In Defense of Movie Trailers


Recently, I’ve seen a spade of comments and an increase in discourse about how movie trailers ruin movies. How they reveal too much. How they’re spoilers and are ruining movies. And while I respect that opinion, I just don’t think it’s true. So here is my defense of movie trailers from one genderqueer media critic. 

Movie trailers have existed for as long as modern cinema has, giving us tantalizing little glimpses of movies to come in hopes of building buzz and hype and to help cover the exorbitant cost of making a film. Trailers in the past were more simple and straightforward, just a few out of context clips from the film and the release date for the movie. Just enough to give the audience a little taste. But in the 2000s, things took a turn. Movies had to make money, there was no choice but for them to make money and for movies to make money, you have to hook fans. I think that began with movies like Spiderman 2 where we saw the infamous car toss that took fans’ breath away and built immediate hype for this movie. 

Around the time the MCU broke ground is when the ire with trailers began in earnest, mostly whiny fanboys who didn’t want any part of the movie experience “ruined” even though in a 30 second clip, it’s virtually impossible to have a movie that’s over an hour long ruined. But that’s when I fell in love with trailers more. I remember the hype of seeing the clips for The Avengers and falling in love with the idea of seeing the characters I had loved for years come together and began to countdown until the circled date on my calendar for the movie’s release.

Trailers exist to make money. Plain and simple. If we didn’t know what to expect from movies, we wouldn’t go see movies. There have absolutely been movies I’ve seen that I loved immensely without knowing anything about it and that whiplash made the film all the better: Kingsman immediately comes to mind about that where I was just asked to go by a then friend and that utter whiplash and surprise not knowing at all what to expect and then getting what I got was just fantastic.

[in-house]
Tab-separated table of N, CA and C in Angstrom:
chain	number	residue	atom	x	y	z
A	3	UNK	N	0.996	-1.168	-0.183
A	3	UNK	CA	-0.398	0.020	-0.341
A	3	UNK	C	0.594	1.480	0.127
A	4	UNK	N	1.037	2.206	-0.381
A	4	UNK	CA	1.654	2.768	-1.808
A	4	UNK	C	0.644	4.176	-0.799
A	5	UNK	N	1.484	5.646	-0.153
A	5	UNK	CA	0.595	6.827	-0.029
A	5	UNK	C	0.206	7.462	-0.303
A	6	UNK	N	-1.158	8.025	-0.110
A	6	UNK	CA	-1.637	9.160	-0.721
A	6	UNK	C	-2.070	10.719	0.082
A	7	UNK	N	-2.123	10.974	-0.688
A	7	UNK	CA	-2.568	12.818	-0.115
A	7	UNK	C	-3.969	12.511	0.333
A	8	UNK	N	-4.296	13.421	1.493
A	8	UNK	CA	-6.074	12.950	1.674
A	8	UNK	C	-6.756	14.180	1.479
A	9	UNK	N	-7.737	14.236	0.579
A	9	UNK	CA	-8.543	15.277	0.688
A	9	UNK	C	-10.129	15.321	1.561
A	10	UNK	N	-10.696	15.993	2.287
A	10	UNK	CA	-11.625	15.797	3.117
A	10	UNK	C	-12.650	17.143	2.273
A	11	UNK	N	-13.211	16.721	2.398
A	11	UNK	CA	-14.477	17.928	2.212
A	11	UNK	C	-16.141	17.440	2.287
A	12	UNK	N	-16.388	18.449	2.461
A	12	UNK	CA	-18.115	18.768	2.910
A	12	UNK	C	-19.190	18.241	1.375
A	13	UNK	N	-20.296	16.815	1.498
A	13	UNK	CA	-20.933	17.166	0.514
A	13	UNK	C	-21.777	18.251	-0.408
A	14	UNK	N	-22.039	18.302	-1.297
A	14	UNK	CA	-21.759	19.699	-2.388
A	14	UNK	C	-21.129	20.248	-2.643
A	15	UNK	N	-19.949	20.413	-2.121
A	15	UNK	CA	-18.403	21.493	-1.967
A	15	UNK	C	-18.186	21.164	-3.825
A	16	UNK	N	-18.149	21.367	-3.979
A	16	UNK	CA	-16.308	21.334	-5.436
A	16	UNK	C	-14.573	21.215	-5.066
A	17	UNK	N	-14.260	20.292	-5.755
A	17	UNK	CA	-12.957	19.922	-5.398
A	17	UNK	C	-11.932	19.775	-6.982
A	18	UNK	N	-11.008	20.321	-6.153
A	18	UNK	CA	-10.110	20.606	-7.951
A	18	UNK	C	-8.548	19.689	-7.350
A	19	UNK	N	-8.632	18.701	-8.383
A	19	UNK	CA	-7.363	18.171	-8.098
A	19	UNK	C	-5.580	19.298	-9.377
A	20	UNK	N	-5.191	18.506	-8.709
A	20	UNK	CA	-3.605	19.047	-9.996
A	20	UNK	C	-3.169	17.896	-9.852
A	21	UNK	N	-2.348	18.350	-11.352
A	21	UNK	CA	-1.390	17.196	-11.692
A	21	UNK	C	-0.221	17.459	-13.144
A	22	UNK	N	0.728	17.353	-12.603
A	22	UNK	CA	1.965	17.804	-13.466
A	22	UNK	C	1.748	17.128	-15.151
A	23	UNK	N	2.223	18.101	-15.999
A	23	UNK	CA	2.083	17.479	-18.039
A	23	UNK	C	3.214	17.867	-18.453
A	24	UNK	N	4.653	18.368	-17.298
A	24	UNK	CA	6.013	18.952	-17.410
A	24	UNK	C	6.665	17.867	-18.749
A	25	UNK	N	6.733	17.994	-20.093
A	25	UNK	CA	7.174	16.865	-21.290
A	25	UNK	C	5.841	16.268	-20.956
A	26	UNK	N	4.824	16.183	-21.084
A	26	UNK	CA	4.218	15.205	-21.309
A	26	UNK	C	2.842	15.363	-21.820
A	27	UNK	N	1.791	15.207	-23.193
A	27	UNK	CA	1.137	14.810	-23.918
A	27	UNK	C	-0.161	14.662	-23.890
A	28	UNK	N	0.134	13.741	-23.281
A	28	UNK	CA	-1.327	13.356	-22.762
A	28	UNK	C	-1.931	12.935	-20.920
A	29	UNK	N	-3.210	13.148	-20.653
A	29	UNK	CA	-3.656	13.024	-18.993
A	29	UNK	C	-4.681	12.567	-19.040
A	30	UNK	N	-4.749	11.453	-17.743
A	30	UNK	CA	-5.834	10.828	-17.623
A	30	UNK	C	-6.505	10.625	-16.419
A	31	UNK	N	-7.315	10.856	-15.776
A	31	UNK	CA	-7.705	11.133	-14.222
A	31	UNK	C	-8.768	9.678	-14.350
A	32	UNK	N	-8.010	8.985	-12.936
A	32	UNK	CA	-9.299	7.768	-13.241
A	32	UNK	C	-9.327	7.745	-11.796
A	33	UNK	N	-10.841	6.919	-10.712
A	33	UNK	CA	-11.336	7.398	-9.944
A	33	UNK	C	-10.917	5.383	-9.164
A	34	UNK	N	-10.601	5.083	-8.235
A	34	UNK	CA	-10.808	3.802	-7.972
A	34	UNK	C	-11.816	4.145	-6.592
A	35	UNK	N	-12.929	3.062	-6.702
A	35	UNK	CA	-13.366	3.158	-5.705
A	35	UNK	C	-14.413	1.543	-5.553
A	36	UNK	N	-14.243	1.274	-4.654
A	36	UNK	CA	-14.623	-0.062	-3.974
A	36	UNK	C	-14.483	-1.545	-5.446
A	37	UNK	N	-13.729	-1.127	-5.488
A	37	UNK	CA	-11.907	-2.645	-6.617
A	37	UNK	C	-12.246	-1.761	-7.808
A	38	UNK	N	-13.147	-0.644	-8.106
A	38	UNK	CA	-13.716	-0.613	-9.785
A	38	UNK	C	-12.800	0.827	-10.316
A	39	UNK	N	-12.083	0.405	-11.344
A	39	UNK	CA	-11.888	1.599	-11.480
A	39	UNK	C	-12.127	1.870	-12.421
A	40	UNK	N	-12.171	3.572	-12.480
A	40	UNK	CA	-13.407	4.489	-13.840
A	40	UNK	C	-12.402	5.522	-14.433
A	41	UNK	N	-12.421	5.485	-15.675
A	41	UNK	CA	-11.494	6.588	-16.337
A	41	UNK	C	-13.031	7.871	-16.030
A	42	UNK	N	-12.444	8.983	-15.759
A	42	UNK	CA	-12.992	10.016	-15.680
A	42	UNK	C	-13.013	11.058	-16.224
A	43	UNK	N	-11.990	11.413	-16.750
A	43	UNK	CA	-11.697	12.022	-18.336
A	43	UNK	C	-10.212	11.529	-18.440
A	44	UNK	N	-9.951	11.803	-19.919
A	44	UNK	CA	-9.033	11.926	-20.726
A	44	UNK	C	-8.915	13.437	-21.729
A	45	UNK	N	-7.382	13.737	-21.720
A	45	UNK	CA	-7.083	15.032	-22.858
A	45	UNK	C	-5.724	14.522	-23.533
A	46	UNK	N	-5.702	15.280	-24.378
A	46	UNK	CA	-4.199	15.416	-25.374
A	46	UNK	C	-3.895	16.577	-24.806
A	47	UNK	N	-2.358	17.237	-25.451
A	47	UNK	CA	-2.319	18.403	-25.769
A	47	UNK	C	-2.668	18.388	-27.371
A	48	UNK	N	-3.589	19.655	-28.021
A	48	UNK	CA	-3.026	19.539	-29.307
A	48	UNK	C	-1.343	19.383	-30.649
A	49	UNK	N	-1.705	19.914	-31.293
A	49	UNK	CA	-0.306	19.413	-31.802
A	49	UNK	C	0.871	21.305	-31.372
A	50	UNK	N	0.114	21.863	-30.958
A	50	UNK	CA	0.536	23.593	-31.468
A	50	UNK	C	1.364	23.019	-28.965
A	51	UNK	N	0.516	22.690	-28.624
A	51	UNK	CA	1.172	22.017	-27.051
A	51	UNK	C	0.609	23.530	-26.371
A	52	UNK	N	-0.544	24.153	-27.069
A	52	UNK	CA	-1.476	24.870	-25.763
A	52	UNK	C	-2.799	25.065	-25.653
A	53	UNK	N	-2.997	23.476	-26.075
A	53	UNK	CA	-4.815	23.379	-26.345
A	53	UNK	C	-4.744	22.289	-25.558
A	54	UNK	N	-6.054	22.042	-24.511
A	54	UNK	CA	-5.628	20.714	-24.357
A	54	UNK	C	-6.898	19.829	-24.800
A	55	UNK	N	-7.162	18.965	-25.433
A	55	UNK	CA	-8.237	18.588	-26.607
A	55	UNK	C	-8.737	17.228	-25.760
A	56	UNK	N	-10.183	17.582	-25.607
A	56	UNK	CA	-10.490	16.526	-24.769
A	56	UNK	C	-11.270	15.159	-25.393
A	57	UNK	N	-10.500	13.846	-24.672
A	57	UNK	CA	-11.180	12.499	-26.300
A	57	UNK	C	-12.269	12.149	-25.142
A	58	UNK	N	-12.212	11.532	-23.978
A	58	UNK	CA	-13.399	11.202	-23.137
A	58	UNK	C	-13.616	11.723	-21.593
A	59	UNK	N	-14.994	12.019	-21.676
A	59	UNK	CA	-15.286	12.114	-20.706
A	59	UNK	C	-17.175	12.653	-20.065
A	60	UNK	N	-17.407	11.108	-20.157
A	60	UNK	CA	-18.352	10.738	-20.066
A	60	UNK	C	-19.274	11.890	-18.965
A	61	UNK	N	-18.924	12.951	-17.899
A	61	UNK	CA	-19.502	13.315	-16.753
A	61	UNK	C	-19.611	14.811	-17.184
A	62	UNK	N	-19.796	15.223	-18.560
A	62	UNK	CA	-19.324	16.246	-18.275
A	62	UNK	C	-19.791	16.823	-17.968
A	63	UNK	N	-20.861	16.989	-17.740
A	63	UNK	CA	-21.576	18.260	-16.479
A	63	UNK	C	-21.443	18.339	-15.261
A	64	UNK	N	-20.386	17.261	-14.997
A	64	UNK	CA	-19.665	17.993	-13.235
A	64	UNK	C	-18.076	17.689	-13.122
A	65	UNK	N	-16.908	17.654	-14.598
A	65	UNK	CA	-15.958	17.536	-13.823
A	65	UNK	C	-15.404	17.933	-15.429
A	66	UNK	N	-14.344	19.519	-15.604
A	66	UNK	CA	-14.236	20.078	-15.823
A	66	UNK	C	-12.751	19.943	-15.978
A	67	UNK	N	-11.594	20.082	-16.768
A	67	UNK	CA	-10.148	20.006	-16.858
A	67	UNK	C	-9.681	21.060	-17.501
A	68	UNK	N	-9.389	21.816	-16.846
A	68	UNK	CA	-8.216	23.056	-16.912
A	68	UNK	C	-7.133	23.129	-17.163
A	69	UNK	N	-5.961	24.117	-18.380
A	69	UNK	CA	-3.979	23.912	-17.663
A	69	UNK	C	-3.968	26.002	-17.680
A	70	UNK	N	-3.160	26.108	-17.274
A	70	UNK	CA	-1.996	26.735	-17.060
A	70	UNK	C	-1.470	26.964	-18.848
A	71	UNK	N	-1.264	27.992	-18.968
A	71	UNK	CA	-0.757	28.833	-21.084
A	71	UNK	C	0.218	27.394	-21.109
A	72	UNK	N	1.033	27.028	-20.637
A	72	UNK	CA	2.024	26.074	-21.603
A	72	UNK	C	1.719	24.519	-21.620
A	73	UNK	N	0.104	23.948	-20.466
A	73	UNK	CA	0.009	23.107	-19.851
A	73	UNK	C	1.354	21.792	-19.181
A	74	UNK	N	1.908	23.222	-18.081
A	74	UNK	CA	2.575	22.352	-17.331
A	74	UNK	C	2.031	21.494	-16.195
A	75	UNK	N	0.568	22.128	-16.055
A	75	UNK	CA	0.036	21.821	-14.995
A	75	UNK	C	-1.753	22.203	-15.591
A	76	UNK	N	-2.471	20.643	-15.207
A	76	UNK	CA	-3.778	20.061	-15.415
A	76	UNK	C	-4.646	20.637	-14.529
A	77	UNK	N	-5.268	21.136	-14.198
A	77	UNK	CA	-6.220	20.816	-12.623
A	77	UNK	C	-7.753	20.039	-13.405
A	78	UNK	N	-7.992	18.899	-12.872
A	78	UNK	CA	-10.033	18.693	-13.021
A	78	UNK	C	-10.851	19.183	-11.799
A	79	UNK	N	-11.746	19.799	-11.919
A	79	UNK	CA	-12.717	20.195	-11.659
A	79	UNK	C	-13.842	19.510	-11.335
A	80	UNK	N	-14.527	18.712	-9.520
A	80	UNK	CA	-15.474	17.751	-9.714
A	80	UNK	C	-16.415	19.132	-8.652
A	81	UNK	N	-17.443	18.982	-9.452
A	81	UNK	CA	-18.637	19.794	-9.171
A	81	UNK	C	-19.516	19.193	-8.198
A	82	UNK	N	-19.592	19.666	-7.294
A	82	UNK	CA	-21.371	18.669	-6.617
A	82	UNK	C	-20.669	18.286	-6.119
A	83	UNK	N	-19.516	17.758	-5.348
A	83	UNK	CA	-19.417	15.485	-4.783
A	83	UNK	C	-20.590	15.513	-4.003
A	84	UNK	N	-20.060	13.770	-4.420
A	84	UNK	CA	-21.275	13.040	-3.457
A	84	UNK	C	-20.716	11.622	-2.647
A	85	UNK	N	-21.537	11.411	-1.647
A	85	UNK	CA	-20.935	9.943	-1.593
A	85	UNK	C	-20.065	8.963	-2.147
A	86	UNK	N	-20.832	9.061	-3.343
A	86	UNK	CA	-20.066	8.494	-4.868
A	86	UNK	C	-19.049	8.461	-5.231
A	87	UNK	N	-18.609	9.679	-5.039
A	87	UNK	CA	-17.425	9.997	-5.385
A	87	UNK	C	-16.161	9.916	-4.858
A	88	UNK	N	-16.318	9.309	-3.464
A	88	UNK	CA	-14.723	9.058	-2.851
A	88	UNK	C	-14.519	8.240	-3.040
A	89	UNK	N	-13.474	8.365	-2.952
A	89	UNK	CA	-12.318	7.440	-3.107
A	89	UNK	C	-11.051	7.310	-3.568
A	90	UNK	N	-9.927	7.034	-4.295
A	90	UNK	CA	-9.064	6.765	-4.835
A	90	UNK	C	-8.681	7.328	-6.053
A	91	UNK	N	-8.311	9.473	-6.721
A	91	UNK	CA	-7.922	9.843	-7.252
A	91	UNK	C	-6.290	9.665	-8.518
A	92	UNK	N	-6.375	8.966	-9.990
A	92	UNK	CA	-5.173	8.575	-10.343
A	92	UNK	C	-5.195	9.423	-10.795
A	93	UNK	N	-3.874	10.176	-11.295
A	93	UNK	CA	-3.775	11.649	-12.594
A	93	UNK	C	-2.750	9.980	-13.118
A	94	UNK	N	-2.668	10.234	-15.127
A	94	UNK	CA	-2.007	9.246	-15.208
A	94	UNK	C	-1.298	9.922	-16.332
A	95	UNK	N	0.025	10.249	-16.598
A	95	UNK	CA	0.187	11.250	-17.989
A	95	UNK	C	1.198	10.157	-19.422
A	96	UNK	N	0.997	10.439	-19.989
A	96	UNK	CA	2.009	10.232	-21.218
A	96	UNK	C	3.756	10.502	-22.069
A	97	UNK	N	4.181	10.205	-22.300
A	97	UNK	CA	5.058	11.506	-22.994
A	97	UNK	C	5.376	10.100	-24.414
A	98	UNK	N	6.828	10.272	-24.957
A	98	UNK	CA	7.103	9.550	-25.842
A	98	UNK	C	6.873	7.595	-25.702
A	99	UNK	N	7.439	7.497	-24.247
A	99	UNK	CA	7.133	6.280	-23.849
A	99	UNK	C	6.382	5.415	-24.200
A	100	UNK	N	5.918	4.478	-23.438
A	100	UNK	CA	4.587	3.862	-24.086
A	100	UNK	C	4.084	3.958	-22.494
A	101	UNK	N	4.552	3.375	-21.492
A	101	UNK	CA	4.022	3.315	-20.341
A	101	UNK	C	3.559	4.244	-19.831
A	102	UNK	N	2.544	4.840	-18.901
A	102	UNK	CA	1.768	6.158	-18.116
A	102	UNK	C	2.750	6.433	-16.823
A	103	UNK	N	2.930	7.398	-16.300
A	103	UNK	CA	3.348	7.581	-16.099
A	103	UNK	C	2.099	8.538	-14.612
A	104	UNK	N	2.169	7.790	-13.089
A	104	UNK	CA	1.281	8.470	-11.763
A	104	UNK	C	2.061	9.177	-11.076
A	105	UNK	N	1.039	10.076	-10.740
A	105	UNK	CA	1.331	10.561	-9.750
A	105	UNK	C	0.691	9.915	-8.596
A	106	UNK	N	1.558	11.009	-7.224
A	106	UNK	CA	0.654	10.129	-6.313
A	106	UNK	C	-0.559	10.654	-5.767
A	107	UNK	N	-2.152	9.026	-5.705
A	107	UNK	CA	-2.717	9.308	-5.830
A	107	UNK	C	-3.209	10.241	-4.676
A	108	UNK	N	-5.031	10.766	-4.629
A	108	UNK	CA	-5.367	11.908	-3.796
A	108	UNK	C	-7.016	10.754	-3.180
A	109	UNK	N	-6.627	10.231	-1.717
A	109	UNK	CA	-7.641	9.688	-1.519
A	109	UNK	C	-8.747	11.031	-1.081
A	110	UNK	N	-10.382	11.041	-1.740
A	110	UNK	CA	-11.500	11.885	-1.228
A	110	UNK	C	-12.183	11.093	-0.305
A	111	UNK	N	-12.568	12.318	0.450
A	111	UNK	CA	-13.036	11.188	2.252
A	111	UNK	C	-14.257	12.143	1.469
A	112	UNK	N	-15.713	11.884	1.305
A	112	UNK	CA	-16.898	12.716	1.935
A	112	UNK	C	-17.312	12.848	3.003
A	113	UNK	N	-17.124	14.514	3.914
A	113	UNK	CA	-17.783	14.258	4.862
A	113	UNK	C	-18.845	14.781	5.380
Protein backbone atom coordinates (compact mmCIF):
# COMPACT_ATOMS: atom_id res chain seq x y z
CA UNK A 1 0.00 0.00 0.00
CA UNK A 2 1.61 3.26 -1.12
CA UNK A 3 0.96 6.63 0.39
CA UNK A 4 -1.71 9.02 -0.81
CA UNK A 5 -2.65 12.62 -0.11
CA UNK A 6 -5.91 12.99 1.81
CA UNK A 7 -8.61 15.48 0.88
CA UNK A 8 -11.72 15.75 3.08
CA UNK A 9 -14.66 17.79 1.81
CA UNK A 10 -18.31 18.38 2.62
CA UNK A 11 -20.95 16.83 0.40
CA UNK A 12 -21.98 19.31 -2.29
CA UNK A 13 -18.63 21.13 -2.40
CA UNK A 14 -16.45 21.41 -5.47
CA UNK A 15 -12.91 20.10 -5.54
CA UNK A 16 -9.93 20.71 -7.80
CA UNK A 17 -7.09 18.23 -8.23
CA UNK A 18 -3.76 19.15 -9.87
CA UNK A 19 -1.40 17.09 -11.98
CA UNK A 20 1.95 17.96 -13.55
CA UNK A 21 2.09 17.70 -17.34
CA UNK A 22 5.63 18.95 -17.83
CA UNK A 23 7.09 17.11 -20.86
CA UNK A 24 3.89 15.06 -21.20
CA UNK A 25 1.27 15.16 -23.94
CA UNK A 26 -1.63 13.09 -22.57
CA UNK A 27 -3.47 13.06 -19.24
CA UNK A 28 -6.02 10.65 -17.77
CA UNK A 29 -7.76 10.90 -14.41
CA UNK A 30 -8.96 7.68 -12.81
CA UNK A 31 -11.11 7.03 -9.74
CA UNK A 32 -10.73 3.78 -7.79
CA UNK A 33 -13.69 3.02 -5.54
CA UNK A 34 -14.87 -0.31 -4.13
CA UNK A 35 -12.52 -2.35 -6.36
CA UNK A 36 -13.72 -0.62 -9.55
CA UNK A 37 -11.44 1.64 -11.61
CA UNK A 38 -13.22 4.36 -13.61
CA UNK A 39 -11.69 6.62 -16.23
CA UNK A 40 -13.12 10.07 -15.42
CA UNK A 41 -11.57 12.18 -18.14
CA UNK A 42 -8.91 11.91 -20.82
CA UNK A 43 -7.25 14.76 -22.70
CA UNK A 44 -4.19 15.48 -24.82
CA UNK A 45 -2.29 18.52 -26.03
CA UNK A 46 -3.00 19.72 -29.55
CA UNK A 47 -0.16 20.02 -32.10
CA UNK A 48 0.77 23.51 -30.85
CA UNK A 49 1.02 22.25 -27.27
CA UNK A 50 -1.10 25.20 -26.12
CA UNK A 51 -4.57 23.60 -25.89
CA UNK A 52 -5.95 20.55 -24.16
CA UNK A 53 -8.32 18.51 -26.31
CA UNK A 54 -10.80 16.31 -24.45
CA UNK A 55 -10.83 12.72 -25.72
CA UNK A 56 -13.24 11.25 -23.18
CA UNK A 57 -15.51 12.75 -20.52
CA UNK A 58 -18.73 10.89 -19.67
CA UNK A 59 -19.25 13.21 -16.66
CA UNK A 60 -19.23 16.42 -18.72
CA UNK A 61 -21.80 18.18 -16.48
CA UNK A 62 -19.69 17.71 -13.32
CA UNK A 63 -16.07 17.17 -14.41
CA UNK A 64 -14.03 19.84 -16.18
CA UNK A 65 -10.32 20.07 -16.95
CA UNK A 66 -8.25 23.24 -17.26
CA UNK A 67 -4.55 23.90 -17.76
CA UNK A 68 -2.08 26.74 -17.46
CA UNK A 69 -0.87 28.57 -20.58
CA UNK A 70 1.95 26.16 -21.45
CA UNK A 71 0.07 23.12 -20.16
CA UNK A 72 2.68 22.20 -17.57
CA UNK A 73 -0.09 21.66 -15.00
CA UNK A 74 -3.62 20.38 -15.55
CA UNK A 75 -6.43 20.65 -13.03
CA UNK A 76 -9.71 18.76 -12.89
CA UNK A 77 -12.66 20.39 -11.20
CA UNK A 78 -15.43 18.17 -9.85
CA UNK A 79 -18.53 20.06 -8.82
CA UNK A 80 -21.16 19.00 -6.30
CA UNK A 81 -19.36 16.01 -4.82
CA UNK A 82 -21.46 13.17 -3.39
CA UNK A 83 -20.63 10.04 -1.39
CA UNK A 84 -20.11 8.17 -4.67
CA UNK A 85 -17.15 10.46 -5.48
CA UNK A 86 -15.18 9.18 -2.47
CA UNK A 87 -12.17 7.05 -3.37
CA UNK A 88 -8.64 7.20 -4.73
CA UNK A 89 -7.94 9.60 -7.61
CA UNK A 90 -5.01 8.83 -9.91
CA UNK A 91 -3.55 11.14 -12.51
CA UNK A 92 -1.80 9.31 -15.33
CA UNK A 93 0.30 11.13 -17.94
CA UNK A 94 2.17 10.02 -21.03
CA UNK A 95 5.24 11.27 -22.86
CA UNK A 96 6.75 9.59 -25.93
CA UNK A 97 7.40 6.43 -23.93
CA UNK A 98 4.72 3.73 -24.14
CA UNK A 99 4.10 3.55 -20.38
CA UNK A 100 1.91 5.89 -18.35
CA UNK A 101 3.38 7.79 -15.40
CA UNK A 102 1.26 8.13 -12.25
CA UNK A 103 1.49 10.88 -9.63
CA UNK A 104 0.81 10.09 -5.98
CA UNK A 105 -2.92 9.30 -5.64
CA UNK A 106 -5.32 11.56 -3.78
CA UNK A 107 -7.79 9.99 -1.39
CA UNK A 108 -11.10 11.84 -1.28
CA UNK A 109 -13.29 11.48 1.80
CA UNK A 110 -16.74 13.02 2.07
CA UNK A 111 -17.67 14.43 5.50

There have even been movies that I didn’t care for the trailer, still went and ended up either loving the movie or confirming my opinion. 

But then there are other times when a movie trailer has made me decide on the spot that I am seeing this movie: that it once had my interest and now it has my attention. The 4th Matrix film did that for me and actually inspired me to write this post.

That trailer alone despite the questions I have about the film and its direction immediately brought me back to a time when I loved these movies and respected these directors and was in awe of this type of filmmaking. 

Movie trailers are all about money and trying to vie for our increasingly finite attention economy and with that in mind, I will continue to defend movie trailers. 


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